Many of the older people I know spend a great deal of their time waiting. They wait in doctors’ offices, for airplanes, for the mail. They wait for the next shoe to drop. In an article about whether old people are ready to die, one woman said she was: “I just say I’m the lady-in-waiting, waiting to go.” We know that the next step is coming – be it diagnosis, hospital, assisted living, nursing home, or death, and we do what we can to prepare. But regardless of Milton’s dictum that “They also serve who also stand and wait,” we must remember that this is the same poet who gave us “He for God only, she for God in him.” There is nothing heroic about waiting. It is something we do when we wish we could be doing something else.
There are some rather notable older “waiters” in history. There was Simeon in the temple. Simeon has been promised by the Holy Spirit (Luke 2) that he will see the Messiah before he dies; he is very old and has been “waiting for the death wind” as well as the chosen Child. Once he sees the Christ, he is ready to depart. Nunc dimittis, let us depart. Finally.
There is the old man in Chaucer’s “Pardoner’s Tale” who has been waiting to die and knocking with his cane on Mother Earth to open up and let him in. There is Marcher in Henry James’ “Beast in the Jungle,” always waiting for the monster to pounce. Marcher waits and hedges as his life goes by. There is Nathaniel Hawthorne’s Ernest who waits all his life for the man whose visage matches the Great Stone Face, only to find as he dies that that man is himself. And then there are Beckett’s Vladimir and Estragon, eternally waiting for Godot (aren’t we all?).
One of my favorite poems about waiting is Ferlinghetti’s “I Am Waiting”; here is my favorite line: “I am waiting/for the Age of Anxiety/to drop dead/and I am waiting/for the war to be fought/which will make the world safe/for anarchy.” Ferlinghetti just turned 100 and is apparently going strong. I guess that he probably gave up waiting for anything a long time ago. My favorite song about waiting is by Leonard Cohen: “Waiting for the Miracle.” “Nothing left to do/When you’ve got to go on waiting/Waiting for the miracle to come.” Cohen died the day before Trump was elected so I suppose he was still hoping for a miracle.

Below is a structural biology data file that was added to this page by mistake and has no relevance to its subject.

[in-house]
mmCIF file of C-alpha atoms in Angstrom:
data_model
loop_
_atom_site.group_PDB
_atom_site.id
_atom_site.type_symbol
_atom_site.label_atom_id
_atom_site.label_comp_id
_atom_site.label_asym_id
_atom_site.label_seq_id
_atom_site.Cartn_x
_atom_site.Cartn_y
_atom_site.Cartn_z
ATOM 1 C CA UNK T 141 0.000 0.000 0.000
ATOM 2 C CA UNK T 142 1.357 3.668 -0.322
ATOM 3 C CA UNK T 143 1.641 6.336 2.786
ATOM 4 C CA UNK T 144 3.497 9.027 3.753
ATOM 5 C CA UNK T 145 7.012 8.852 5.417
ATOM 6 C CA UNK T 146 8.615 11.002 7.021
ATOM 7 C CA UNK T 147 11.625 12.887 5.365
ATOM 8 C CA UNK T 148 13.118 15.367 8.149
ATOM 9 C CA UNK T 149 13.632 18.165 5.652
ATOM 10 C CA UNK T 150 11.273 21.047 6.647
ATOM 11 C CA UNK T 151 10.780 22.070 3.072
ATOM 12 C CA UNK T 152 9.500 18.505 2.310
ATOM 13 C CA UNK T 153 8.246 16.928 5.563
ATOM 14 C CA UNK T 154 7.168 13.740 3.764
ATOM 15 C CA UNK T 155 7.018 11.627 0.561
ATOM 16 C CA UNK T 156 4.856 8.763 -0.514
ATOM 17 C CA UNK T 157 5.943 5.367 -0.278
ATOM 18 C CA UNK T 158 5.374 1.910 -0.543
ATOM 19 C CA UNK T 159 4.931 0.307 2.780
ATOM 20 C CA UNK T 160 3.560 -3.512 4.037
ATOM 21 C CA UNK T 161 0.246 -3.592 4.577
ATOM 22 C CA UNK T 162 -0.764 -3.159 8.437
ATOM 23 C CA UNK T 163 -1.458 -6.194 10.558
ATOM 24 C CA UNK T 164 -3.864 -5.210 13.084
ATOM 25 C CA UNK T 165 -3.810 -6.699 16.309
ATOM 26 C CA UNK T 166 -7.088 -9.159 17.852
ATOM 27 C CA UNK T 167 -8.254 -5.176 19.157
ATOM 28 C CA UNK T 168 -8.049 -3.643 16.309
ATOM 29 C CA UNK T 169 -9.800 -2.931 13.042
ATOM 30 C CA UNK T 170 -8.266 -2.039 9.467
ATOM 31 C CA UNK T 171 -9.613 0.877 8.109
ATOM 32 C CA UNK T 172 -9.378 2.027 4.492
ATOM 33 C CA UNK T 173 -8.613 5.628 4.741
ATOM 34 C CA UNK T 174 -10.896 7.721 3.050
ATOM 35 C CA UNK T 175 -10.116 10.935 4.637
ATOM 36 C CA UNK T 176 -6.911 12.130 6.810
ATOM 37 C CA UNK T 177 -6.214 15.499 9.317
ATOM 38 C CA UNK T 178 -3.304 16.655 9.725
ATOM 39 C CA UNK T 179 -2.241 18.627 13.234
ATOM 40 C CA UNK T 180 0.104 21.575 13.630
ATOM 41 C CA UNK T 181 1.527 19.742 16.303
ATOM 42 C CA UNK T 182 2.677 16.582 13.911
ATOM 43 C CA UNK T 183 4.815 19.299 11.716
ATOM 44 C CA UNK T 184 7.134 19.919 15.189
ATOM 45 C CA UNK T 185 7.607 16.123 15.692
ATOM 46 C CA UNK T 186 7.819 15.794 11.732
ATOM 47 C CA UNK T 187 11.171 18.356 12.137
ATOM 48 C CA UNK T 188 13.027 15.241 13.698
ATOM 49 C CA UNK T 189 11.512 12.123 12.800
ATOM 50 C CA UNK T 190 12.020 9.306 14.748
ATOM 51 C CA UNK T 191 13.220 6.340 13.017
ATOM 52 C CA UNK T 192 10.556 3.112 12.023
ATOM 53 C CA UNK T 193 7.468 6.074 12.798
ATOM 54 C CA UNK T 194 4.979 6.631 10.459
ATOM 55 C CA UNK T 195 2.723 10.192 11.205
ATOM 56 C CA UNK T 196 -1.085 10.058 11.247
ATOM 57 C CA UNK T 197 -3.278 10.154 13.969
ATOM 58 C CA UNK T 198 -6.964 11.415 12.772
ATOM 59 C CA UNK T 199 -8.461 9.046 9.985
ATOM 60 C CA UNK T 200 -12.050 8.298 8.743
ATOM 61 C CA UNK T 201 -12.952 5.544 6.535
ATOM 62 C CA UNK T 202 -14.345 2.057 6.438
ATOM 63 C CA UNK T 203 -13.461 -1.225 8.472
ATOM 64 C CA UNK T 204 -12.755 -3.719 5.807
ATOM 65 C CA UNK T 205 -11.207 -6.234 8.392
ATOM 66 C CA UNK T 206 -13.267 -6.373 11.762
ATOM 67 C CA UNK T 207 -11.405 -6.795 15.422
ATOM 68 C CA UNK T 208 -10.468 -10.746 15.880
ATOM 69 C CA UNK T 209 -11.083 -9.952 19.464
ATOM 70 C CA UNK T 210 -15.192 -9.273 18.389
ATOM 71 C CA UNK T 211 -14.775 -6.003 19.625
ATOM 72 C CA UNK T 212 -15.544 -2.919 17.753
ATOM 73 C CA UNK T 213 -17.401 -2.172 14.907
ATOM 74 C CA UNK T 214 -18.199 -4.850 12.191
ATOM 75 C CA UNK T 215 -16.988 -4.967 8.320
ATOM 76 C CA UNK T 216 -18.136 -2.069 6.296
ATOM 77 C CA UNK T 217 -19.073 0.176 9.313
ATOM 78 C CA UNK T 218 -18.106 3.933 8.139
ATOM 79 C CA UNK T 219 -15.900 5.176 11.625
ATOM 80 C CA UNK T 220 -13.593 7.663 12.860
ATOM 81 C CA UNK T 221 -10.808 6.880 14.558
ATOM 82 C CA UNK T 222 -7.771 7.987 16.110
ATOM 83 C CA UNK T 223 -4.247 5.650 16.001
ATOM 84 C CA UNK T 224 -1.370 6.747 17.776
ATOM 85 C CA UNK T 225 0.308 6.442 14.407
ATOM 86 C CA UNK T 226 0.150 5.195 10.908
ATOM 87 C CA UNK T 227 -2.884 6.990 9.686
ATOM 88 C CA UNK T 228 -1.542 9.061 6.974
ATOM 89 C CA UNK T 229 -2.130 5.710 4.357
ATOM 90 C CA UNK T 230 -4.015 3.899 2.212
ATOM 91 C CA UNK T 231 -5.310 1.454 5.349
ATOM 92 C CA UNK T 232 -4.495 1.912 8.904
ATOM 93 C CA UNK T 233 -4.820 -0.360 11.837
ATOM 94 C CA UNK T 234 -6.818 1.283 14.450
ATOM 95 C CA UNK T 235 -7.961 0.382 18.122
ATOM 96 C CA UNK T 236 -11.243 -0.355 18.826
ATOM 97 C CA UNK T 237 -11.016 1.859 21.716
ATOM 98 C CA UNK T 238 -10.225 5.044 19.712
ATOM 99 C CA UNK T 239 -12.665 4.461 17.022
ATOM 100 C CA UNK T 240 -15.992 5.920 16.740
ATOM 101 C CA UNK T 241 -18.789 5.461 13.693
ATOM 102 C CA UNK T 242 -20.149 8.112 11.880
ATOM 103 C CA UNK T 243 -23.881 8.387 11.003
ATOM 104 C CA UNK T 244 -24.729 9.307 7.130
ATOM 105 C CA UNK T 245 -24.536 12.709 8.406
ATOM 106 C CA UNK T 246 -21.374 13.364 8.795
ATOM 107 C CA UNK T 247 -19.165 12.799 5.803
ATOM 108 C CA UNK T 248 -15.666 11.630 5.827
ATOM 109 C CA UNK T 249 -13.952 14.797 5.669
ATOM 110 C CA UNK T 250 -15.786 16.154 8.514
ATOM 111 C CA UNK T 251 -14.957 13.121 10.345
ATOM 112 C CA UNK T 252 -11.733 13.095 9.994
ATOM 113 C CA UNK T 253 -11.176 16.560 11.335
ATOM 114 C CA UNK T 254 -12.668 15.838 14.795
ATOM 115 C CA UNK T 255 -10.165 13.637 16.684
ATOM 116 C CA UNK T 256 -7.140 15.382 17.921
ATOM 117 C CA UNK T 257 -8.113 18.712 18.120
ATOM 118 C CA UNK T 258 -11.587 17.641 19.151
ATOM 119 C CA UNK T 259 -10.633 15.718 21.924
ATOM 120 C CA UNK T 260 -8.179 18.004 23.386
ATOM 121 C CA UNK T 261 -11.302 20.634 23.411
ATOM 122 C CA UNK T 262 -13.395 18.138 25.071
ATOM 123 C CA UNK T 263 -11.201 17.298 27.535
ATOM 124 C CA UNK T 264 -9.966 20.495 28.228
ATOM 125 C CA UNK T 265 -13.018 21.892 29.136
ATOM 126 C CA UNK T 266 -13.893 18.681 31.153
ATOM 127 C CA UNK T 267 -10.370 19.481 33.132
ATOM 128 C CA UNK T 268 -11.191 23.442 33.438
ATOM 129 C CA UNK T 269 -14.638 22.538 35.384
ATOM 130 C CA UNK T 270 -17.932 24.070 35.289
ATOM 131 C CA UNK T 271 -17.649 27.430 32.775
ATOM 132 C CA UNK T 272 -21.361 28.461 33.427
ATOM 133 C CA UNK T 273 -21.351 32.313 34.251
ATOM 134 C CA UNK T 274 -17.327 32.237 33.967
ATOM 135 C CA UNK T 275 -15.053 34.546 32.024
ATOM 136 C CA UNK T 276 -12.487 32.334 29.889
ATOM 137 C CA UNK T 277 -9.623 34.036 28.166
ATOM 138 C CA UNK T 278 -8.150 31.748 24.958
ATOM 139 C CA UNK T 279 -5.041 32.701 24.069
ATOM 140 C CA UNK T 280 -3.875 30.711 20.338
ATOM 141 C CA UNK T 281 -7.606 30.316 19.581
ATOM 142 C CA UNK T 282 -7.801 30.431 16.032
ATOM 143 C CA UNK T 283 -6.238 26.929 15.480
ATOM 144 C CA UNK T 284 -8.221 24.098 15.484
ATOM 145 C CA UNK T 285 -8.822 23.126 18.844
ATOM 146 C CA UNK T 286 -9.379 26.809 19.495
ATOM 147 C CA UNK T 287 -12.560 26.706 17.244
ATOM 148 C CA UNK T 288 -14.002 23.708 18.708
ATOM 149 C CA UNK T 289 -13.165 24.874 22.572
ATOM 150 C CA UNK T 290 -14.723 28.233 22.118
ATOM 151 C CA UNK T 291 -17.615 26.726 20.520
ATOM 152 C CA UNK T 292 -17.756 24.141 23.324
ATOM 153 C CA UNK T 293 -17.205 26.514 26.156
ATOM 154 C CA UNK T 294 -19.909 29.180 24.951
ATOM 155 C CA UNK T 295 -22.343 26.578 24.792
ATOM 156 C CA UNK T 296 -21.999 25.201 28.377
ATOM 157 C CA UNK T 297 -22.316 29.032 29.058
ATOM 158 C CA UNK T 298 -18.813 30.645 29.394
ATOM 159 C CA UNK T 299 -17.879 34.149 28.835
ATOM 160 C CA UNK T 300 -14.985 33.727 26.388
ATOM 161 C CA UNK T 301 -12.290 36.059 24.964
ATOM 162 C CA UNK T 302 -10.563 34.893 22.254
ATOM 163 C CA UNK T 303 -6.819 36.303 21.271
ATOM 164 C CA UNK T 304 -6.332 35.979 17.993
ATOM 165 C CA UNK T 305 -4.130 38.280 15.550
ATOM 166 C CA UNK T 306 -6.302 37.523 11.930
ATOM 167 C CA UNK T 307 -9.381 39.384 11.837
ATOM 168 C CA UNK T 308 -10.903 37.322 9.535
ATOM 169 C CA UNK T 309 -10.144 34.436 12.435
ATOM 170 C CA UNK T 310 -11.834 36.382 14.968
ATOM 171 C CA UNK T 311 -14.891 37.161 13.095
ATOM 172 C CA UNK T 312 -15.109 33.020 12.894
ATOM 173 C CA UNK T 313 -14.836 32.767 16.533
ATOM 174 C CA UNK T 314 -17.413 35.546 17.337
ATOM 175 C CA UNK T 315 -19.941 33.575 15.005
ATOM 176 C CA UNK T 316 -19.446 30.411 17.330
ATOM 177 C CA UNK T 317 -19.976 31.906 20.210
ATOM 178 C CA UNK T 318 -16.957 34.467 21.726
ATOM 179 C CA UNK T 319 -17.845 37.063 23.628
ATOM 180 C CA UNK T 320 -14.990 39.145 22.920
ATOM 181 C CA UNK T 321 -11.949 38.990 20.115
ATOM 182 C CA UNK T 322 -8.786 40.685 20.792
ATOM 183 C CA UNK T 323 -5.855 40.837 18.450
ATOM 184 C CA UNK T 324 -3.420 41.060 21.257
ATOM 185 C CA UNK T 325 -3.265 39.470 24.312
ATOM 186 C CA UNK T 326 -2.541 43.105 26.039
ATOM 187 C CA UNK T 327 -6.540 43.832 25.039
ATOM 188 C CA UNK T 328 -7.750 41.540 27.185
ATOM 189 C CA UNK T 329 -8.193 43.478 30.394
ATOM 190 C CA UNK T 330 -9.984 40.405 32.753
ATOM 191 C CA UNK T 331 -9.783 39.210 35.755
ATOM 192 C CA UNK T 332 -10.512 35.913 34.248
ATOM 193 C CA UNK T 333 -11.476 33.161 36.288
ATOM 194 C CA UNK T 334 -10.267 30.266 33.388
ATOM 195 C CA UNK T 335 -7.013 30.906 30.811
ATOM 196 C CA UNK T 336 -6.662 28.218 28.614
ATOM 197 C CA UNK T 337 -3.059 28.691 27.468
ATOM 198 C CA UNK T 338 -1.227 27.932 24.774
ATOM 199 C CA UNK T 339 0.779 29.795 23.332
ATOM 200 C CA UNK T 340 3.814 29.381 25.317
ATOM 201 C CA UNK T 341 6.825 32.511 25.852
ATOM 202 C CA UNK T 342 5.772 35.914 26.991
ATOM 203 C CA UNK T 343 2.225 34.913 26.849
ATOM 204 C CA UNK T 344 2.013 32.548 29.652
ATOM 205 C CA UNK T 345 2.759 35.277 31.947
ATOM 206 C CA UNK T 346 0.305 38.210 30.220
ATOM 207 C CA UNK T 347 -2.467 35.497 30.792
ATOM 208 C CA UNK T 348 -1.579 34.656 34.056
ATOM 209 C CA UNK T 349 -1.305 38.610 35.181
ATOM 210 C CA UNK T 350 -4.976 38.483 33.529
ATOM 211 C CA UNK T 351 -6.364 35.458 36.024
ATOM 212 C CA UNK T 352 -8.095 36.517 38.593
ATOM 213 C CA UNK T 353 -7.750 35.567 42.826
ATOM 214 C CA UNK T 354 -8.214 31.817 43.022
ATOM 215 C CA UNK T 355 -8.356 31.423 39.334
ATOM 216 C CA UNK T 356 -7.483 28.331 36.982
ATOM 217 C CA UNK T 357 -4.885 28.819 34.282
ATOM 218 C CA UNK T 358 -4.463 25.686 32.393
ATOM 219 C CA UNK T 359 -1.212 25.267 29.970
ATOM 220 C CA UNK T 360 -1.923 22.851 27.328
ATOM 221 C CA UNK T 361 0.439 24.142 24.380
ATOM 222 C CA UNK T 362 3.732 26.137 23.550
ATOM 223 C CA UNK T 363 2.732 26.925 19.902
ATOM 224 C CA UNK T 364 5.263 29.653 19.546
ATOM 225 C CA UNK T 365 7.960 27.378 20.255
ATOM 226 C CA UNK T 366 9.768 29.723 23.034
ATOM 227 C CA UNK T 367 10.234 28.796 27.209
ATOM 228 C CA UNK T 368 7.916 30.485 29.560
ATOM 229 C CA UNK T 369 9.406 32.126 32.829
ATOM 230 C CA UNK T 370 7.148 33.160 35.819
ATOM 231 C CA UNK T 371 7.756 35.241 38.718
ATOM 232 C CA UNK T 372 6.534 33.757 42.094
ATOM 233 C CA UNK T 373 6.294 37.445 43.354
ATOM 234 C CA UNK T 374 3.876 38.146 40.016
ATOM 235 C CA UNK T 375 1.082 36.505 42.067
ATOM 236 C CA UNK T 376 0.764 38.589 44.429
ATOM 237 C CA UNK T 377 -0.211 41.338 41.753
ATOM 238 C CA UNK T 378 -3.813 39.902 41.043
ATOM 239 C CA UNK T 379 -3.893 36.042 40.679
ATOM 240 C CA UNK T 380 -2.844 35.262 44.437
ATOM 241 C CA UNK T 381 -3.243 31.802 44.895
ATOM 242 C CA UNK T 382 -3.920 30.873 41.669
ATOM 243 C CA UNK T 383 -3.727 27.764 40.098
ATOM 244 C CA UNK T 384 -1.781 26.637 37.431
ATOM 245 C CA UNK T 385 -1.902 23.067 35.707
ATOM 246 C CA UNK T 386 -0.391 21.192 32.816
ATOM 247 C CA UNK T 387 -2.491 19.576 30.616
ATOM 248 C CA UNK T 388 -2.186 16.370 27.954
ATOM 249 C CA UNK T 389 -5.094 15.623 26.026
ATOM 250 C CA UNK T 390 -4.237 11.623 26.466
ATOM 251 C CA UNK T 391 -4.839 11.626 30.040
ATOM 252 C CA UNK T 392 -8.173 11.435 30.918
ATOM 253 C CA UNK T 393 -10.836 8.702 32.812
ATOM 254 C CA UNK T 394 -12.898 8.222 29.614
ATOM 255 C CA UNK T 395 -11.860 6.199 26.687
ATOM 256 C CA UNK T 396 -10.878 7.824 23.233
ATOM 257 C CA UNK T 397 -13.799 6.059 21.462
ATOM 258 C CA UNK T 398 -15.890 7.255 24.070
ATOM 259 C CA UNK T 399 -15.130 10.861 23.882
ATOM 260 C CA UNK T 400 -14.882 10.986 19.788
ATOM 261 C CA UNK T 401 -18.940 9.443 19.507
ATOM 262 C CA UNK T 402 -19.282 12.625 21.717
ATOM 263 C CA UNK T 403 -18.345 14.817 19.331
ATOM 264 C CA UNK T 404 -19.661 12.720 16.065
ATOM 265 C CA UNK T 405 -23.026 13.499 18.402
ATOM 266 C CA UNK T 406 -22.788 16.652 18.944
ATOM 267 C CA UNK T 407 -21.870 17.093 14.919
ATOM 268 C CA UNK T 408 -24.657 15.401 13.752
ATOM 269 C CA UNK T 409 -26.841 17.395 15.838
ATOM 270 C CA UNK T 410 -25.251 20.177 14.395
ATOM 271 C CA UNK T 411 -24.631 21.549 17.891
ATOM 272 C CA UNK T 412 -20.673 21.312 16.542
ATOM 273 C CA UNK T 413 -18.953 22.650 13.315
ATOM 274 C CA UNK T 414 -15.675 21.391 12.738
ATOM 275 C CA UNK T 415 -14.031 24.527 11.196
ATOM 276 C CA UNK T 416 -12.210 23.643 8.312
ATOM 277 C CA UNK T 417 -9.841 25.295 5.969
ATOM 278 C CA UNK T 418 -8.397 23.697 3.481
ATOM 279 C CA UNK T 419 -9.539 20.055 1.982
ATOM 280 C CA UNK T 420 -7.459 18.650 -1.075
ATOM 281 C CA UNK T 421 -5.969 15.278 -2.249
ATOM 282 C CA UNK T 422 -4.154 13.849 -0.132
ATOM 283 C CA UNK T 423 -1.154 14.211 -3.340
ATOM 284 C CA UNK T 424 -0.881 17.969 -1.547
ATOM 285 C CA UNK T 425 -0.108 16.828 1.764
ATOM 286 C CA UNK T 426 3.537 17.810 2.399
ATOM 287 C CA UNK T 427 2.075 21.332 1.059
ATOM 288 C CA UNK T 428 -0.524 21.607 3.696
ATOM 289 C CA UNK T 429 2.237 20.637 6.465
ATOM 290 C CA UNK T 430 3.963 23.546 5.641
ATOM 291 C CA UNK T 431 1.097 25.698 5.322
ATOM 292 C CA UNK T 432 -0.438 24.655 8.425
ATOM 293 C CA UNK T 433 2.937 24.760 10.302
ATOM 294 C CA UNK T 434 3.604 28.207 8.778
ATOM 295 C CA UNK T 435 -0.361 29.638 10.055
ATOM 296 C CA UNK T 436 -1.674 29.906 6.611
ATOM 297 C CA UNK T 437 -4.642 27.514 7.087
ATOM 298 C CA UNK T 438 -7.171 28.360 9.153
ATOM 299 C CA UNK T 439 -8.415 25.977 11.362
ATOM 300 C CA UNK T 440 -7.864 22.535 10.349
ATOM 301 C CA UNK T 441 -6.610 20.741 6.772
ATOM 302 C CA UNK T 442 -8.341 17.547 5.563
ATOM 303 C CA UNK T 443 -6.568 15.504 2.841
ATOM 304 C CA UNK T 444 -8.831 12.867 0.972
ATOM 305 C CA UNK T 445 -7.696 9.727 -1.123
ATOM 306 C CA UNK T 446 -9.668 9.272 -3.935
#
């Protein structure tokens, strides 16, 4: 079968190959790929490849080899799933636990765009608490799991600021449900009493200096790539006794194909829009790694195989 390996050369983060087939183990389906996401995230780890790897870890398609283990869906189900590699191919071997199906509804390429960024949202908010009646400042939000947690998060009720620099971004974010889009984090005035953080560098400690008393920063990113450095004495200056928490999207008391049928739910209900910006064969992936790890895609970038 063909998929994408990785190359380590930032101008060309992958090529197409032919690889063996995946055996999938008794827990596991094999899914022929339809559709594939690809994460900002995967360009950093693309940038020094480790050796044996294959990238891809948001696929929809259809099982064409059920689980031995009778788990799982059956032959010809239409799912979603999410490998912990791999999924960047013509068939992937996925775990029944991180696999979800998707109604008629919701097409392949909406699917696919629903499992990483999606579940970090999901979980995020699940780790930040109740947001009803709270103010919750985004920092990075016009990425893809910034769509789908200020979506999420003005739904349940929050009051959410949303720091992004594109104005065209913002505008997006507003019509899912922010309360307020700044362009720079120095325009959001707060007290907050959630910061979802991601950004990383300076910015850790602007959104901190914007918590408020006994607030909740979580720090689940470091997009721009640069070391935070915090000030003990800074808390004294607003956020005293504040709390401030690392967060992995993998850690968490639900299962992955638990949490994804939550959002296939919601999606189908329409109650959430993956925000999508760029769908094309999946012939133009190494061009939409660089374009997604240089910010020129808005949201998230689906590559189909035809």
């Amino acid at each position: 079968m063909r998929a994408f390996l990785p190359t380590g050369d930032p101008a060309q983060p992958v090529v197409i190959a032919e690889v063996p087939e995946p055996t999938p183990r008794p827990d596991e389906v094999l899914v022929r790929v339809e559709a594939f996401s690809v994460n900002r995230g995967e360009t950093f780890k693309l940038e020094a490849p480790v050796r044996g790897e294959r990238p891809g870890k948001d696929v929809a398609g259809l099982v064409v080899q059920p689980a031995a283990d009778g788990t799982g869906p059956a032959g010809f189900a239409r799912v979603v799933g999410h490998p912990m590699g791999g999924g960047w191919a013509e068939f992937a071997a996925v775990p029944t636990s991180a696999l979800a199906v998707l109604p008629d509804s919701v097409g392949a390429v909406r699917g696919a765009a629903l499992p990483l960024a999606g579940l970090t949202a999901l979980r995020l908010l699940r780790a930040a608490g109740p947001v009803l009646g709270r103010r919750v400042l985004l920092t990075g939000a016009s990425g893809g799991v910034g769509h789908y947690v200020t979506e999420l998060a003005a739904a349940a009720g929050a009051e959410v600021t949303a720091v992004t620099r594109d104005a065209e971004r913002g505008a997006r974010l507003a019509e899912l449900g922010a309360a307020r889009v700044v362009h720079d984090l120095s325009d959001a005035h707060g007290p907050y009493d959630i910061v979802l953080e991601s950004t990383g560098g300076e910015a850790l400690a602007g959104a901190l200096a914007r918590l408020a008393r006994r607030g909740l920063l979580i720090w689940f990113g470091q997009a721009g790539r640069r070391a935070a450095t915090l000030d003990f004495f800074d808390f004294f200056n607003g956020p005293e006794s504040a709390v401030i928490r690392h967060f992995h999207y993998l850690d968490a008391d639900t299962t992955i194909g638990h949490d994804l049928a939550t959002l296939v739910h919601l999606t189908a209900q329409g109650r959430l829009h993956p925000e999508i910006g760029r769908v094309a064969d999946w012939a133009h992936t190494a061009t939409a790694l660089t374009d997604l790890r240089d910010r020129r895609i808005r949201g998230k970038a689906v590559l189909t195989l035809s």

Everyone waits for something, of course. Pregnant mothers wait nine months, teenagers wait until they are old enough to get a license or a drink, high school seniors wait for that acceptance letter, brides and grooms wait for the wedding day. But the waiting of old age seems to be different. Our waiting is tinged with dread. And, too often, it causes us to cling to the status quo. If what we’ve always done hasn’t killed us yet, maybe we should keep doing it is our faulty reasoning.
For us older folks, there is waiting for the big death, of course. But there is also the fear of the little deaths – not the little death of sex, but the little deaths of loss – people, houses, places, careers, objects, bodily functions.
What should our attitude be? I am no proponent of pretending we are young, of throwing caution to the winds. But we should throw something to the winds. Perhaps we should listen to the Belle of Amherst who said in the most matter-of-fact tone: “Because I could not stop for death – He kindly stopped for me.” And when he stops, Ms. Dickinson is not surprised. She has been expecting him, but not waiting around for him to show up.